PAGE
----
Meades house. We spent the rest of the day there until the “all
clear” was given. To this day I don’t know how the mine was disposed
The school at that time was further out the Crooke road, where the building still stands over looking the harbour. (It closed when the new school opened in 1969) But was the mine disposed of, or just made safe?  Graninne
Flanagan commented on our own Facebook page recently about an old mine that was
on the beach between Crooke and New Geneva, where apparently her mother used to picnic. My Brother in Law, Bernard Cunningham recalled the mine and said it was the same, his mother Eileen (RIP) often recalled the incident. That having been made safe it was left on the beach. However, it was removed in recent years by a scrap merchant.  I’ve also heard of another mine that beached at Passage and that was taken away which made the Munster Express in late 1941, and a virtual raft of other incidents down the harbour and all along the coast and along the Wexford shoreline.  They even travelled as far upriver as Mooncoin! There were questions asked in the Dail about a delay in clearing a mine from a packed Tramore Beach in the summer of 1941 and the naval vessel Muirchu was a frequent visitor, called to dispatch mines using gunfire to detonate the threat.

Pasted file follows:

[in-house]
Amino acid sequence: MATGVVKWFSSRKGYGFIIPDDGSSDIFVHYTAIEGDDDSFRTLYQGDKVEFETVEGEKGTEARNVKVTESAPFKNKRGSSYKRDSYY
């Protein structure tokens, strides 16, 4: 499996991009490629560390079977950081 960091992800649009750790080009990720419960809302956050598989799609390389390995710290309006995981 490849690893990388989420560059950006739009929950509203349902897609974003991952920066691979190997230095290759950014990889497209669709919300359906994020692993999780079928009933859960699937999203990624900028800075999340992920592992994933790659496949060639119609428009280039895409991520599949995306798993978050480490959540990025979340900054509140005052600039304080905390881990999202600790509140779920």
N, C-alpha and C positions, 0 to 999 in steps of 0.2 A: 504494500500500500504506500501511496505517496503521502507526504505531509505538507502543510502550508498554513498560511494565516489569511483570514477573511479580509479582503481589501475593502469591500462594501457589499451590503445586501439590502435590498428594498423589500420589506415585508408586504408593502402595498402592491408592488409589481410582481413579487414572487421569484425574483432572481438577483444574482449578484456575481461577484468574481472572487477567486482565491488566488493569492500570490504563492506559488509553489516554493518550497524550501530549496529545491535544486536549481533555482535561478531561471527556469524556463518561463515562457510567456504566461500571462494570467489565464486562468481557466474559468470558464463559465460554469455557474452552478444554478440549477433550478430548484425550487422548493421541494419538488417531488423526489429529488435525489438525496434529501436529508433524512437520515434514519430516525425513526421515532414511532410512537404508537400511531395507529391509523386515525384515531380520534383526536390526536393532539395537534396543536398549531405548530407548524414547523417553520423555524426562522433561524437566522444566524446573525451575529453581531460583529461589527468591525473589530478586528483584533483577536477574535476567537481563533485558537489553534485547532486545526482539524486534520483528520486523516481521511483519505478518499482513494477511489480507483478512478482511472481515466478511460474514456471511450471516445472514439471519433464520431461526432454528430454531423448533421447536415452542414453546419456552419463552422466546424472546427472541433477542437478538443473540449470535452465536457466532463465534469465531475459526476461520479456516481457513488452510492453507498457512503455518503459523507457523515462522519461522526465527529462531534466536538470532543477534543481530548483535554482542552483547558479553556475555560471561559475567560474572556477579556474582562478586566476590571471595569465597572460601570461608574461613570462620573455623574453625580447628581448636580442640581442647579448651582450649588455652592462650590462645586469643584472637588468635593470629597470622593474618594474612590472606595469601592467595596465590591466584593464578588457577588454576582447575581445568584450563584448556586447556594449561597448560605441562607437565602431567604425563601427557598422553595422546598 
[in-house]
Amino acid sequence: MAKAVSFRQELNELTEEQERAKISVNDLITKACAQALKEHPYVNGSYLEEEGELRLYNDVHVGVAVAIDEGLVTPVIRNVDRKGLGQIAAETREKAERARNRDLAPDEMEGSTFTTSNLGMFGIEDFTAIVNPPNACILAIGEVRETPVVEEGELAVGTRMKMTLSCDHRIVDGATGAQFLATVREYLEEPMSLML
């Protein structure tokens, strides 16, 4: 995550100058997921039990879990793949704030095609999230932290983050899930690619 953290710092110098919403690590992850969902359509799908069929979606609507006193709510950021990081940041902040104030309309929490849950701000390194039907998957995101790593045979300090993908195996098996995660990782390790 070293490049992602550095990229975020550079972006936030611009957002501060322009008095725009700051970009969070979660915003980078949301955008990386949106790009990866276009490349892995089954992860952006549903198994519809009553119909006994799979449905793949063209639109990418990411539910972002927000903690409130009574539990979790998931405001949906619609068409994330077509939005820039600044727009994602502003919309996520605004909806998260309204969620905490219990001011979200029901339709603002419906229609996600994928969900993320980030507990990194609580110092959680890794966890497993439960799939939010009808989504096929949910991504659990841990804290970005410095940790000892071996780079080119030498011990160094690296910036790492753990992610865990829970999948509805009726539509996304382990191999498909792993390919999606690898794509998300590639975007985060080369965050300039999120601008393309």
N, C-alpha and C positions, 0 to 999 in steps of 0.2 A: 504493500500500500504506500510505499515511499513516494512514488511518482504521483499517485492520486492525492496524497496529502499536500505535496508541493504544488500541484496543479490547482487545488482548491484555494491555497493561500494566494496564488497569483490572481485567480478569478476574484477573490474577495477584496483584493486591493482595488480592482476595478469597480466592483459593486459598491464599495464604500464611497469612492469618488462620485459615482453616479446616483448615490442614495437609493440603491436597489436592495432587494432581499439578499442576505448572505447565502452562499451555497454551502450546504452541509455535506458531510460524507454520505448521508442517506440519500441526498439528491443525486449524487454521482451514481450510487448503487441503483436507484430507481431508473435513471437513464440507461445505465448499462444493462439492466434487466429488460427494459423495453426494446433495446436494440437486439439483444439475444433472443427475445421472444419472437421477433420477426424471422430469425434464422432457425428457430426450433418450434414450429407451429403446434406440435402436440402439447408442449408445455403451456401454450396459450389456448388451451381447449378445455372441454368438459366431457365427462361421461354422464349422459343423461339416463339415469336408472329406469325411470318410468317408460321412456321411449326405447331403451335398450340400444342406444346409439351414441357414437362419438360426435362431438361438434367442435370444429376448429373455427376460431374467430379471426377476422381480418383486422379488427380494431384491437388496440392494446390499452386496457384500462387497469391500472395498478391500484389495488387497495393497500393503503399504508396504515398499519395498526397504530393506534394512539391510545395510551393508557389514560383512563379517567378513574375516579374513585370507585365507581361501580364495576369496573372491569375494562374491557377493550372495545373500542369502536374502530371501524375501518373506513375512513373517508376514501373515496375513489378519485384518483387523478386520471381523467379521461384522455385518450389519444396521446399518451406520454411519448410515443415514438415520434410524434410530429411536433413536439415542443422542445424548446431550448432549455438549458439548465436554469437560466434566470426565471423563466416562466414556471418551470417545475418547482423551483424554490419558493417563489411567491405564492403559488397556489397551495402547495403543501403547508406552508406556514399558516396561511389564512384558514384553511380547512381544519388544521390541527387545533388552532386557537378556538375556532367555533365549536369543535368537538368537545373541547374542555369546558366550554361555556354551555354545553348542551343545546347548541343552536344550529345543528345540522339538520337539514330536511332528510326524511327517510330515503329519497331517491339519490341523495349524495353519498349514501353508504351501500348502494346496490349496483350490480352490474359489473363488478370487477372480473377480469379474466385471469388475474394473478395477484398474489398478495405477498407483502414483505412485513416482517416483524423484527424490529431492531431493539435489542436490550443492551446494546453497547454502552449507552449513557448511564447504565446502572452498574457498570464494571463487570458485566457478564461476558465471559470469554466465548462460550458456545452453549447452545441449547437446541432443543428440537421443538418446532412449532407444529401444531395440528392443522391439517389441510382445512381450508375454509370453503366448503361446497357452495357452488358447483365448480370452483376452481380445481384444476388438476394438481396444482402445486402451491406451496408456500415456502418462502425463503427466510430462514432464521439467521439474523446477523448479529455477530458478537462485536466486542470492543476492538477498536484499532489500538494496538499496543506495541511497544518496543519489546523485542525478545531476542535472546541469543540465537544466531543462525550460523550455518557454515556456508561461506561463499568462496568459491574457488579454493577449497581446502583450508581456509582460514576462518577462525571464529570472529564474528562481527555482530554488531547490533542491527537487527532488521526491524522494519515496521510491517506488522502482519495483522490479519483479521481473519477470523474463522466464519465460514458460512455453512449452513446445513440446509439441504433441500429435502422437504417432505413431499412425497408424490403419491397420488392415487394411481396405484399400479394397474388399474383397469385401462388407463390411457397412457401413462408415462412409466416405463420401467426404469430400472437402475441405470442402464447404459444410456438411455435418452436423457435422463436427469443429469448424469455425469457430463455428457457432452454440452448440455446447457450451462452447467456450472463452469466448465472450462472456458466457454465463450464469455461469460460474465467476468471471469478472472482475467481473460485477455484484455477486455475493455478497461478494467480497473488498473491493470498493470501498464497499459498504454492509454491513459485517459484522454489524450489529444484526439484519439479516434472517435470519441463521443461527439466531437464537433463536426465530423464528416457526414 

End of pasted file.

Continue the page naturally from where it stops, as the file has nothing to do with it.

A major incident concerned the Barrow Bridge which had to be closed in March 1946 after a mine drifted too close to
the structure.  It was spotted by two
Cheekpoint men Heffernan and O’Connor. They reported the sighting to the Garda station in Passage East
and a unit from the Curragh was dispatched under Comdt. Fynes to deal with the
threat.  Locally it was always said that the boys had thrown a lasso
around the mine and towed it away from the bridge as a train approached, saving
countless lives as a result.
more sober account can be found in that weeks Kilkenny People.  The mine
grounded between Snow Hill Quay and Drumdowney Point as the tide went out and once settled on the mud, a rope was
tied around it, to prevent it floating away. (and no less heroic to my mind, if
a little less dramatic) Although the Boat train departed from Waterford that
evening, it was decided to close off the line to rail and shipping on the
Saturday. The
bomb disposal unit had to wait for the tide to go out before they approached